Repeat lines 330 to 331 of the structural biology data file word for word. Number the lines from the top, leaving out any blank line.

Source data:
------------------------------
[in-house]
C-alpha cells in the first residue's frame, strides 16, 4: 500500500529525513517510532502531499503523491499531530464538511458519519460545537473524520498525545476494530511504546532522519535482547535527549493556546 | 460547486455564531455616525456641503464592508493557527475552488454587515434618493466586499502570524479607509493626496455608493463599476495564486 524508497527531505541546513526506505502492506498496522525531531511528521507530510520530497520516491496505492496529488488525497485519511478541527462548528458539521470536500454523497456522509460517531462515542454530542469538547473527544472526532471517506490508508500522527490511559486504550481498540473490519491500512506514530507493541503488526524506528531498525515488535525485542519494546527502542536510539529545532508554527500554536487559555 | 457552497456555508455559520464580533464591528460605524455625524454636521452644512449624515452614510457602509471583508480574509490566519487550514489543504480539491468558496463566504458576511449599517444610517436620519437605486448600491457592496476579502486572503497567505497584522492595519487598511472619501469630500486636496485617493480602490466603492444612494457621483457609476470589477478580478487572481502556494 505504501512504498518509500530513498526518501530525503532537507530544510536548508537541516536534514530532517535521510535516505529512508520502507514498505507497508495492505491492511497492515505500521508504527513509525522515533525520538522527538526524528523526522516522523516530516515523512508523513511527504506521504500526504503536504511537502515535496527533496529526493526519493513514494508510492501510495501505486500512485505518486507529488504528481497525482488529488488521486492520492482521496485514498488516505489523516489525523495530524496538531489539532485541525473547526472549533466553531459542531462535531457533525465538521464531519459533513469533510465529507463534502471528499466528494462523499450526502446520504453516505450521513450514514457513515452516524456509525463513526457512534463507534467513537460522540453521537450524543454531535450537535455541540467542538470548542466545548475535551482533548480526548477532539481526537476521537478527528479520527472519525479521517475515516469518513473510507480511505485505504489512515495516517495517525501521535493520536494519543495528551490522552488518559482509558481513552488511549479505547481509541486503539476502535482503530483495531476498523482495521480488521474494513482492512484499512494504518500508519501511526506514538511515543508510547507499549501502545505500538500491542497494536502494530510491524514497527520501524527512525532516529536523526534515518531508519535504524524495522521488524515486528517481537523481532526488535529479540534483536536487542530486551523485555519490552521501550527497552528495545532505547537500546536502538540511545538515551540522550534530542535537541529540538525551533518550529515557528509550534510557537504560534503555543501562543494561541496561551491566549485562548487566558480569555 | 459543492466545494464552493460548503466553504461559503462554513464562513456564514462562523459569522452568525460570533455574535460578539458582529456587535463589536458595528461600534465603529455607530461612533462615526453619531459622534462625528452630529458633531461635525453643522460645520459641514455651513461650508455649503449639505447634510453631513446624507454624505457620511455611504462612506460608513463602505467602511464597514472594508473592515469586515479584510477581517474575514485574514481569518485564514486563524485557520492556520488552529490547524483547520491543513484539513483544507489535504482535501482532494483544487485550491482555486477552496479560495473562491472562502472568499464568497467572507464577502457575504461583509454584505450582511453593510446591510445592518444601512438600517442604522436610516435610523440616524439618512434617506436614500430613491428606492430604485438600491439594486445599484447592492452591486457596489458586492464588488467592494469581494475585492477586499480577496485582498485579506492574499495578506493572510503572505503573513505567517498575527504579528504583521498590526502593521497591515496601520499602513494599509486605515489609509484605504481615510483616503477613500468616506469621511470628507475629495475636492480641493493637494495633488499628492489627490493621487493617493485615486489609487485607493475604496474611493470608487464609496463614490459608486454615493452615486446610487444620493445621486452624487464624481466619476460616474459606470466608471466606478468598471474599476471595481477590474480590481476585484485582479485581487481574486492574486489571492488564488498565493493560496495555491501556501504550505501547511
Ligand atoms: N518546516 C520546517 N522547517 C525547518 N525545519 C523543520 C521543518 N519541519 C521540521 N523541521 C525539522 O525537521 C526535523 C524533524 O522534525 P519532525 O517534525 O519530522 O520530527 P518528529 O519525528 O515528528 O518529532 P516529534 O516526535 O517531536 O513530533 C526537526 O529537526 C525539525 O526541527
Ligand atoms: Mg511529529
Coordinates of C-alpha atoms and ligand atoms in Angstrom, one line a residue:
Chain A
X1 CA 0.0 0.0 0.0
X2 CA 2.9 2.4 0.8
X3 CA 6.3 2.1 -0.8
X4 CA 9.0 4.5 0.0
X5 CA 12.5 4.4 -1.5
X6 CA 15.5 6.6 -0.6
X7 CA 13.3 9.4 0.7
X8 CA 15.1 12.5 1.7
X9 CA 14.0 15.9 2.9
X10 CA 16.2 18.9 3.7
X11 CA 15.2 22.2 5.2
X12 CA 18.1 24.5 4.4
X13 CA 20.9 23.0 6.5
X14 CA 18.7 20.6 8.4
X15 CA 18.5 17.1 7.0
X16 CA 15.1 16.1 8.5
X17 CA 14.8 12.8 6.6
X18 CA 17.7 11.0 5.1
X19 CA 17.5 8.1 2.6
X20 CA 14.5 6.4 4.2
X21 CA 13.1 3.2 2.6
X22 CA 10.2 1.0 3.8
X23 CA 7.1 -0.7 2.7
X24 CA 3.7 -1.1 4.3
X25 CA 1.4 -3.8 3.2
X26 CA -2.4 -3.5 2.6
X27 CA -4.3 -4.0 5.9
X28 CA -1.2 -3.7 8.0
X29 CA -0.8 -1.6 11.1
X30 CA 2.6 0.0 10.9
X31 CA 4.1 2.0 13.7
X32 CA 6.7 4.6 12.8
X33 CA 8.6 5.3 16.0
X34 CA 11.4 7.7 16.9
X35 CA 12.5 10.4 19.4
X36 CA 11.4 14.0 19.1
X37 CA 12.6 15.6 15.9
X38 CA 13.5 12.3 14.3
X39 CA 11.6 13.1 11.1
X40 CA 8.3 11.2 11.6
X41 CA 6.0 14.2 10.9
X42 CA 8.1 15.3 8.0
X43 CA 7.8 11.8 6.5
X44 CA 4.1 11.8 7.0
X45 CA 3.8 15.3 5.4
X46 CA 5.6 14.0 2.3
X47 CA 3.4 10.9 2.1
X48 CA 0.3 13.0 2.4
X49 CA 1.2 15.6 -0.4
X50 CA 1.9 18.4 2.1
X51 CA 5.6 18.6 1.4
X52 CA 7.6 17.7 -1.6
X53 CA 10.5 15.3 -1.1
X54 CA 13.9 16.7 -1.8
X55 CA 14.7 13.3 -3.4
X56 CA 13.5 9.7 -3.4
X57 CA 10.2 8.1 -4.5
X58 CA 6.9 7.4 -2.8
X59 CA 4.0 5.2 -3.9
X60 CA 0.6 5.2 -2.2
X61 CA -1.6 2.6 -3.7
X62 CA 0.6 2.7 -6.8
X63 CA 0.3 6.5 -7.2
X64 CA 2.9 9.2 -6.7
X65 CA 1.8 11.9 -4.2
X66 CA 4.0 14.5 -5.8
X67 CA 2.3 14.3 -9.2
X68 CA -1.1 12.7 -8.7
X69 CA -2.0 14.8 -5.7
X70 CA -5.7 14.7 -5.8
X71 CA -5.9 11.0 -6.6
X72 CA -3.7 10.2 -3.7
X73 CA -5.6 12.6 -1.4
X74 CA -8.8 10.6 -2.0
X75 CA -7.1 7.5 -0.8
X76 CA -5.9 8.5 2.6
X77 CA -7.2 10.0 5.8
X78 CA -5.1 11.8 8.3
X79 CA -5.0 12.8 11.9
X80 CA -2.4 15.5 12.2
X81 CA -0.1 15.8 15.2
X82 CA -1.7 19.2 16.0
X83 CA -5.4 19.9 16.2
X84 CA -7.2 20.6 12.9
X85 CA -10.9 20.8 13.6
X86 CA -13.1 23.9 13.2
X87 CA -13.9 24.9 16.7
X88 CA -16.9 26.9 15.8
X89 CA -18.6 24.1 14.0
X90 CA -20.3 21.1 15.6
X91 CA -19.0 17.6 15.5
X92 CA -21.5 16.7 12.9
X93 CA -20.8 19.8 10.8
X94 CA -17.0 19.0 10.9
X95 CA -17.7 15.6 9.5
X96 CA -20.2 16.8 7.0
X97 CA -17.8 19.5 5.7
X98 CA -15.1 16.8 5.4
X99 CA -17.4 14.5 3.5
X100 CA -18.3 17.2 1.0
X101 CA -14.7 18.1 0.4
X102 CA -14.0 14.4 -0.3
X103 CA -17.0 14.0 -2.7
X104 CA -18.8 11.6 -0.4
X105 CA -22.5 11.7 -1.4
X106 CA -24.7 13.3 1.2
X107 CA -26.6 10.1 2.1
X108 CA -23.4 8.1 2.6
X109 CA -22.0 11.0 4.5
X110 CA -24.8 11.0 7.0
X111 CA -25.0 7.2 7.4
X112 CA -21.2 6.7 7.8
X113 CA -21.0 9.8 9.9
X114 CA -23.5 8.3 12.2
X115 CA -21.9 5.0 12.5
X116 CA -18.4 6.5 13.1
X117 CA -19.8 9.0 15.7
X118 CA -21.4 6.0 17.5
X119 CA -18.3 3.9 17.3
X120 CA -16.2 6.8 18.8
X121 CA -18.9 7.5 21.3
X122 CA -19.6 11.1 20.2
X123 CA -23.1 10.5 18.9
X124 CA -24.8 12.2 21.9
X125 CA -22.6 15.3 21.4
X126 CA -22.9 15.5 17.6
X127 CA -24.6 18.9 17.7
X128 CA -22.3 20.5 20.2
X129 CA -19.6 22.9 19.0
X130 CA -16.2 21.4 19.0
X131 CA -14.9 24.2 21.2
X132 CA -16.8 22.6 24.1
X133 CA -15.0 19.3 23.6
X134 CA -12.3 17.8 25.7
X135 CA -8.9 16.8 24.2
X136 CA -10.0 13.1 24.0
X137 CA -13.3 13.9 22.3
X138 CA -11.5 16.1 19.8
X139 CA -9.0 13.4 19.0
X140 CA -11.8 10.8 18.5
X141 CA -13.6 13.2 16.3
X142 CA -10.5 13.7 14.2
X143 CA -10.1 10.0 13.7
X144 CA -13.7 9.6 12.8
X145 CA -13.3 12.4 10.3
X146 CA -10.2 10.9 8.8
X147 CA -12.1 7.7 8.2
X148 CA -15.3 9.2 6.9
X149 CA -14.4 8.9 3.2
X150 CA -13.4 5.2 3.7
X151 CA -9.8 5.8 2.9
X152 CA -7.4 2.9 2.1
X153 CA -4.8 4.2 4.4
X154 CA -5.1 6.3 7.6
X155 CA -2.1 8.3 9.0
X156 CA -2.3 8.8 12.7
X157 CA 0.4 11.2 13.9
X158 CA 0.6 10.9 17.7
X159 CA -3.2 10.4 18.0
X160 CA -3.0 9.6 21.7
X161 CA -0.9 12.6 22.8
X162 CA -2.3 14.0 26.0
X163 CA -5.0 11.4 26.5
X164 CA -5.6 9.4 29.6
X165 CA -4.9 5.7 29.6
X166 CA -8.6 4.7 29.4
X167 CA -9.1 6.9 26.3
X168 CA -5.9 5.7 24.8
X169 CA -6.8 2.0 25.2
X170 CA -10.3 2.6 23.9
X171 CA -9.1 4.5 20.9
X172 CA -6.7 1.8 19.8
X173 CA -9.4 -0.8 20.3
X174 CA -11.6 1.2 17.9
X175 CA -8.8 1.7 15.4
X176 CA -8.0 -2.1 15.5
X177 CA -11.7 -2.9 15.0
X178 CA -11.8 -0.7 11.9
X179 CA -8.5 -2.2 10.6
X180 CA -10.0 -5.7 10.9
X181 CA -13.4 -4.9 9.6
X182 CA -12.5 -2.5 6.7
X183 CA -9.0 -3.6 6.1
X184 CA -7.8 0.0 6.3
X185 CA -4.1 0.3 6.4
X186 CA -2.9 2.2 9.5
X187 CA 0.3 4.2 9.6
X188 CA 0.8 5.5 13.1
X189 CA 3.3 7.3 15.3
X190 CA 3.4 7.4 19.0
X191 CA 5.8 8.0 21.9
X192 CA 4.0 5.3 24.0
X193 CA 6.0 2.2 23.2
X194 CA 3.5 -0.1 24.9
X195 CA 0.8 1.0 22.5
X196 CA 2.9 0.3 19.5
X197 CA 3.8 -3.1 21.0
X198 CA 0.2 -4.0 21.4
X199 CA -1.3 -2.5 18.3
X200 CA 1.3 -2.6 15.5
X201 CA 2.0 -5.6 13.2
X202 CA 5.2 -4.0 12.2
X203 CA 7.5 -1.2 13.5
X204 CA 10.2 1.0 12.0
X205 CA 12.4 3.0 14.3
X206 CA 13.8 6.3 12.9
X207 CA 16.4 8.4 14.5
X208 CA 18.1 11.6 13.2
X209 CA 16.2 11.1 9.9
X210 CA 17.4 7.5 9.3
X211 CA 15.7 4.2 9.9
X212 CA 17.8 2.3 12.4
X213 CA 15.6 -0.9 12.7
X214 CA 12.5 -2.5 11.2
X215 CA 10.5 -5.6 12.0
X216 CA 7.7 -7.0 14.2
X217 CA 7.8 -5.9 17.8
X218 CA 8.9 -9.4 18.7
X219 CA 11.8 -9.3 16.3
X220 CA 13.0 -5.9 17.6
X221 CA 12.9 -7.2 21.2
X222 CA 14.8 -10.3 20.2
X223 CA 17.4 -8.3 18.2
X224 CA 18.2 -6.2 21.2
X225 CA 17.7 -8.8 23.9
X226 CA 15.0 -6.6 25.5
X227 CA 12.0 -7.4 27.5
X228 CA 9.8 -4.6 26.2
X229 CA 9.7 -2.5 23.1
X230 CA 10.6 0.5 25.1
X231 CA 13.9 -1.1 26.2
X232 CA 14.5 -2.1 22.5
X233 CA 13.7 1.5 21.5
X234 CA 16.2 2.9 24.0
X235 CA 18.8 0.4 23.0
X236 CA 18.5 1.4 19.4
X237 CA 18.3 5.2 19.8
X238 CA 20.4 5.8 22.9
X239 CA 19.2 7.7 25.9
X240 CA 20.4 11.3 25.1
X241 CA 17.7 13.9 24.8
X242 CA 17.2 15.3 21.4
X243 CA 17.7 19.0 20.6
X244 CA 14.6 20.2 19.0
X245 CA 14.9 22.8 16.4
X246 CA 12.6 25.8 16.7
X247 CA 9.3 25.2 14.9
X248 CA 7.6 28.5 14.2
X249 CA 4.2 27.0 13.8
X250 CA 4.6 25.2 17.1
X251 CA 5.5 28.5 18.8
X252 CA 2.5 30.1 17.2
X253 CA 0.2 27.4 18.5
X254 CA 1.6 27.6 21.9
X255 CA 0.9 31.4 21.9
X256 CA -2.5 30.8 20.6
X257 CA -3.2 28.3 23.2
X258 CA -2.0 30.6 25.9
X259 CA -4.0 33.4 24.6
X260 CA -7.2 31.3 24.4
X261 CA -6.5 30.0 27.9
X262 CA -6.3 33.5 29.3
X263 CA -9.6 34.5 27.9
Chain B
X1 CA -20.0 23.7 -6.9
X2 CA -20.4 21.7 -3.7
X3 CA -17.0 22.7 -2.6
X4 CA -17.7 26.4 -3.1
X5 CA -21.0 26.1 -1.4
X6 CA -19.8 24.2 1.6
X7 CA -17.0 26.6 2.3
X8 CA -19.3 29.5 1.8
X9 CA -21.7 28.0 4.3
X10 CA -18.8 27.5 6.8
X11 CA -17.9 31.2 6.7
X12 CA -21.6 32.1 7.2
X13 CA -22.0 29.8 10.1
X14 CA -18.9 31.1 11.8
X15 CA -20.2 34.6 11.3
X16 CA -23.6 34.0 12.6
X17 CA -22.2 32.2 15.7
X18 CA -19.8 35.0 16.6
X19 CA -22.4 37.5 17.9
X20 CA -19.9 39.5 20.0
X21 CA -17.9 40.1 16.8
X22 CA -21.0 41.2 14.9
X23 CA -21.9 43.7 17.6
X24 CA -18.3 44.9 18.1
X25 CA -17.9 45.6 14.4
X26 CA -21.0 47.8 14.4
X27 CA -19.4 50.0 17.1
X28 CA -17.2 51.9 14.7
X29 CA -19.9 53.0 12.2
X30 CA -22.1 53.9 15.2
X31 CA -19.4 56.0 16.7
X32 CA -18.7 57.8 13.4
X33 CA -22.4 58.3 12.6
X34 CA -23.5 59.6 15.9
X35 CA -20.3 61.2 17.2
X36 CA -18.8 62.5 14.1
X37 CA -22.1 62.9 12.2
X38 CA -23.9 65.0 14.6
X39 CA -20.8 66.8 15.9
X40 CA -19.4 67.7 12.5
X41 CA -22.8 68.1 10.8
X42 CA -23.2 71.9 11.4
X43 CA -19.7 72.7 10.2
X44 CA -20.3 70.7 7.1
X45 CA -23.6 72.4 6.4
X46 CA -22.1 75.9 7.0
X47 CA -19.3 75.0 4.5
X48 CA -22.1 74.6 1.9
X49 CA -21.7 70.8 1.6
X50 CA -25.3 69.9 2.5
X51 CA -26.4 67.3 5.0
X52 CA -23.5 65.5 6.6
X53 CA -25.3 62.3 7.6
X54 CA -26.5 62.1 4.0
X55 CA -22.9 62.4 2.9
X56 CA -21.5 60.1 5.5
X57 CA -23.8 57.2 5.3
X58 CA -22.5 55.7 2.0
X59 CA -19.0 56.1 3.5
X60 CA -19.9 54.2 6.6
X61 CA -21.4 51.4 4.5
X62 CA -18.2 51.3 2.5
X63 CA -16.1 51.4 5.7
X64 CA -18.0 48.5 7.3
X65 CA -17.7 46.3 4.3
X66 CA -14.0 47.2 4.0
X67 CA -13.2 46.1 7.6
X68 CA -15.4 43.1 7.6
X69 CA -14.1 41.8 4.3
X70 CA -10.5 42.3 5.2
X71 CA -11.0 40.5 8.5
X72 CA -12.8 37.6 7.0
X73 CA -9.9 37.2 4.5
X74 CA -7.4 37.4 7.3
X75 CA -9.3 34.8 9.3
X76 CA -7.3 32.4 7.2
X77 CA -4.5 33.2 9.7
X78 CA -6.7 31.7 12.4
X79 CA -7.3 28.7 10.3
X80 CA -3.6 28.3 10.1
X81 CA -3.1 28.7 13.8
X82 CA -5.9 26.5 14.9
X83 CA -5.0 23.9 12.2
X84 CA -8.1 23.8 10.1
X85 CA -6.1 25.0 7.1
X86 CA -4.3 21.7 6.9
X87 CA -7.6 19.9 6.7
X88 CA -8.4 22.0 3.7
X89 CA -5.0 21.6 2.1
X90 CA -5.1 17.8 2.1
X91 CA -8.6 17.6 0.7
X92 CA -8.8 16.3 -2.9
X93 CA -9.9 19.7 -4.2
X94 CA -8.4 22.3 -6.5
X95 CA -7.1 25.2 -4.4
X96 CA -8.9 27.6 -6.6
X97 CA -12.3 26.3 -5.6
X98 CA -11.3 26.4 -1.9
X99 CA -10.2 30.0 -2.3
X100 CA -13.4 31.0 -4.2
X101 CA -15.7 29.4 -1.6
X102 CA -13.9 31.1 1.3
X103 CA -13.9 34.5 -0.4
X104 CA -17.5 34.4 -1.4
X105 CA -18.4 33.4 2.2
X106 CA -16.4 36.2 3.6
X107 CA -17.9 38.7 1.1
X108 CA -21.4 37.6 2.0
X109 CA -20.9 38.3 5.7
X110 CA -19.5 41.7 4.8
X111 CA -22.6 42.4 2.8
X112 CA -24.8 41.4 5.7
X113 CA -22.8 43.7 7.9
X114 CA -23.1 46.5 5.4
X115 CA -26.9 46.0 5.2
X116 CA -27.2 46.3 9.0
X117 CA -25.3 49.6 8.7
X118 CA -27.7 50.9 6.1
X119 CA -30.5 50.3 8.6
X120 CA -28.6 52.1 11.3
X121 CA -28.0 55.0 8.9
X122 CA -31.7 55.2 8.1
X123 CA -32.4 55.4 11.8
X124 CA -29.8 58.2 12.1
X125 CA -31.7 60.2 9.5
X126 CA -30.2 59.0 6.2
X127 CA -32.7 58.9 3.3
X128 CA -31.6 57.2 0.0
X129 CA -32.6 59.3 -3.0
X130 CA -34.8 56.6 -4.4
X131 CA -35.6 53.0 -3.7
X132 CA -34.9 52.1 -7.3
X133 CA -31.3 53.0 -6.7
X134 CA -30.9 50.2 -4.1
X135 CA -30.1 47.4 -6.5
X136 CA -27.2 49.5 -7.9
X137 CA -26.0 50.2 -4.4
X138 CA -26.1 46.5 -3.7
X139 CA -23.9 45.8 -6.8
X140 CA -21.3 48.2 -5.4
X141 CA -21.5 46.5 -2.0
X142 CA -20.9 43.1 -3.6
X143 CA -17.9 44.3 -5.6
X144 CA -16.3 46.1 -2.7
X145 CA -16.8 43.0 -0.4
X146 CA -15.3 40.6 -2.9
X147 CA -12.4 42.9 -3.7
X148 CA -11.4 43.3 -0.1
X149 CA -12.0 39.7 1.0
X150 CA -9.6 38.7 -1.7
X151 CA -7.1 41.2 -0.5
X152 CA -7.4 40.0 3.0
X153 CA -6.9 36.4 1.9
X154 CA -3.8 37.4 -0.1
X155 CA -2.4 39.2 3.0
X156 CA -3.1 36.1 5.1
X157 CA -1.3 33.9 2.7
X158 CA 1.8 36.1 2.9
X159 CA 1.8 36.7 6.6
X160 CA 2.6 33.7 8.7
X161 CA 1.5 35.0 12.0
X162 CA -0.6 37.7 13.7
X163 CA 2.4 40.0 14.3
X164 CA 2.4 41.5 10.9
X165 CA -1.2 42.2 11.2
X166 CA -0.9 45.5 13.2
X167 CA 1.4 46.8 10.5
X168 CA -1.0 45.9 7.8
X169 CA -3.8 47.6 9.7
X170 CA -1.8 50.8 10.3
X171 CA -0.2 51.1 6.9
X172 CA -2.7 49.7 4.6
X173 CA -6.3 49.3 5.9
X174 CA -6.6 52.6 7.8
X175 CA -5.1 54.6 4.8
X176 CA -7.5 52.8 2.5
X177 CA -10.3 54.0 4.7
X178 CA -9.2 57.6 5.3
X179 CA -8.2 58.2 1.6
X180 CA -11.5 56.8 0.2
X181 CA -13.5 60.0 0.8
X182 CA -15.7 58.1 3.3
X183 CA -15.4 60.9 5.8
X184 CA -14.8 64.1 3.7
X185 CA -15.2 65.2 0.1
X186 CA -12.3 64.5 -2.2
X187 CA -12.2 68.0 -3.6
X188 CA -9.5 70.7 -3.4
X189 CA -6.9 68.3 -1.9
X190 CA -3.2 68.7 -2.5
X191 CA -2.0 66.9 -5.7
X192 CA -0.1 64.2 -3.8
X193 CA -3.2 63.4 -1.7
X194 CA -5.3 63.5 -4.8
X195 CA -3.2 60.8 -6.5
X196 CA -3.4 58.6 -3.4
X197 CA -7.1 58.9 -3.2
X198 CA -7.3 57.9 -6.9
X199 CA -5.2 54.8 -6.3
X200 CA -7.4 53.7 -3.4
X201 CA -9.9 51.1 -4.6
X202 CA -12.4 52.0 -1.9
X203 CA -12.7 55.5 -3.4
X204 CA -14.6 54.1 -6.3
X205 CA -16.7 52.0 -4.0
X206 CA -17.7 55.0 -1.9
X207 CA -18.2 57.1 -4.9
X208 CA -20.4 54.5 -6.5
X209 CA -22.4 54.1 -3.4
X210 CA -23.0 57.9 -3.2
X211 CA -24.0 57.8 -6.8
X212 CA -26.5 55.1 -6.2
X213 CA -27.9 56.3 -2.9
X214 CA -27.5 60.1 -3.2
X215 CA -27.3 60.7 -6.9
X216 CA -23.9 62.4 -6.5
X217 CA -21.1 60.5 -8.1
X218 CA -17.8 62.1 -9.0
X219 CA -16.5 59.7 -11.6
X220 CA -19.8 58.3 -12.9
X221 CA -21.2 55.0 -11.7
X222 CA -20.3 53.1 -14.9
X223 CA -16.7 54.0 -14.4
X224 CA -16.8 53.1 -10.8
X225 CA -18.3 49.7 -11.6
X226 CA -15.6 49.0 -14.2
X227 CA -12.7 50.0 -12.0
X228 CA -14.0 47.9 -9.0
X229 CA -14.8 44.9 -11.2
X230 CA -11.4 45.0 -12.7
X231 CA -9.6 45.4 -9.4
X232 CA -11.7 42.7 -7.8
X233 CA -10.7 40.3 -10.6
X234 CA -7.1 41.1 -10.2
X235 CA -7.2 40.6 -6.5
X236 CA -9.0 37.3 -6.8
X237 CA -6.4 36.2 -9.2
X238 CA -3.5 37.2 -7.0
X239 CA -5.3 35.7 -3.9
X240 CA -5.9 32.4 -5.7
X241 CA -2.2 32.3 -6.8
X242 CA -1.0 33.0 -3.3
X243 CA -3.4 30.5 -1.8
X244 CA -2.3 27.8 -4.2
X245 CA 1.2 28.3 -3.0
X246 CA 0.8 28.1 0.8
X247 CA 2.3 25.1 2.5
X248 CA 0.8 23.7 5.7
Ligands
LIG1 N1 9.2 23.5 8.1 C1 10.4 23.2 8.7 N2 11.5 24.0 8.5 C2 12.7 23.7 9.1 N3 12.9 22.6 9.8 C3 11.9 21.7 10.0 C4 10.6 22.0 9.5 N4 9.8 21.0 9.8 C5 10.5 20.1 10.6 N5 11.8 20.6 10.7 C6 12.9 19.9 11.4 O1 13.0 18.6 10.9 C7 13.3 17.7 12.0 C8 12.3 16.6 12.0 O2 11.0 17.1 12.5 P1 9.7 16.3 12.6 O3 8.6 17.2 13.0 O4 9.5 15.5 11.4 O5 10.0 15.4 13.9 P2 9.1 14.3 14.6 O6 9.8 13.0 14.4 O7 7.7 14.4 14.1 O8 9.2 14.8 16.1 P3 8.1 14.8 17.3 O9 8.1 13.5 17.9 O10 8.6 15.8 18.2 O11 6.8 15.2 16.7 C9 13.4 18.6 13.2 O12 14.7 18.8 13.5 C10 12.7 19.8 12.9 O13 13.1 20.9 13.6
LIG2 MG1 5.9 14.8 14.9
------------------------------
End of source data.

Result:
X60 CA -19.9 54.2 6.6
X61 CA -21.4 51.4 4.5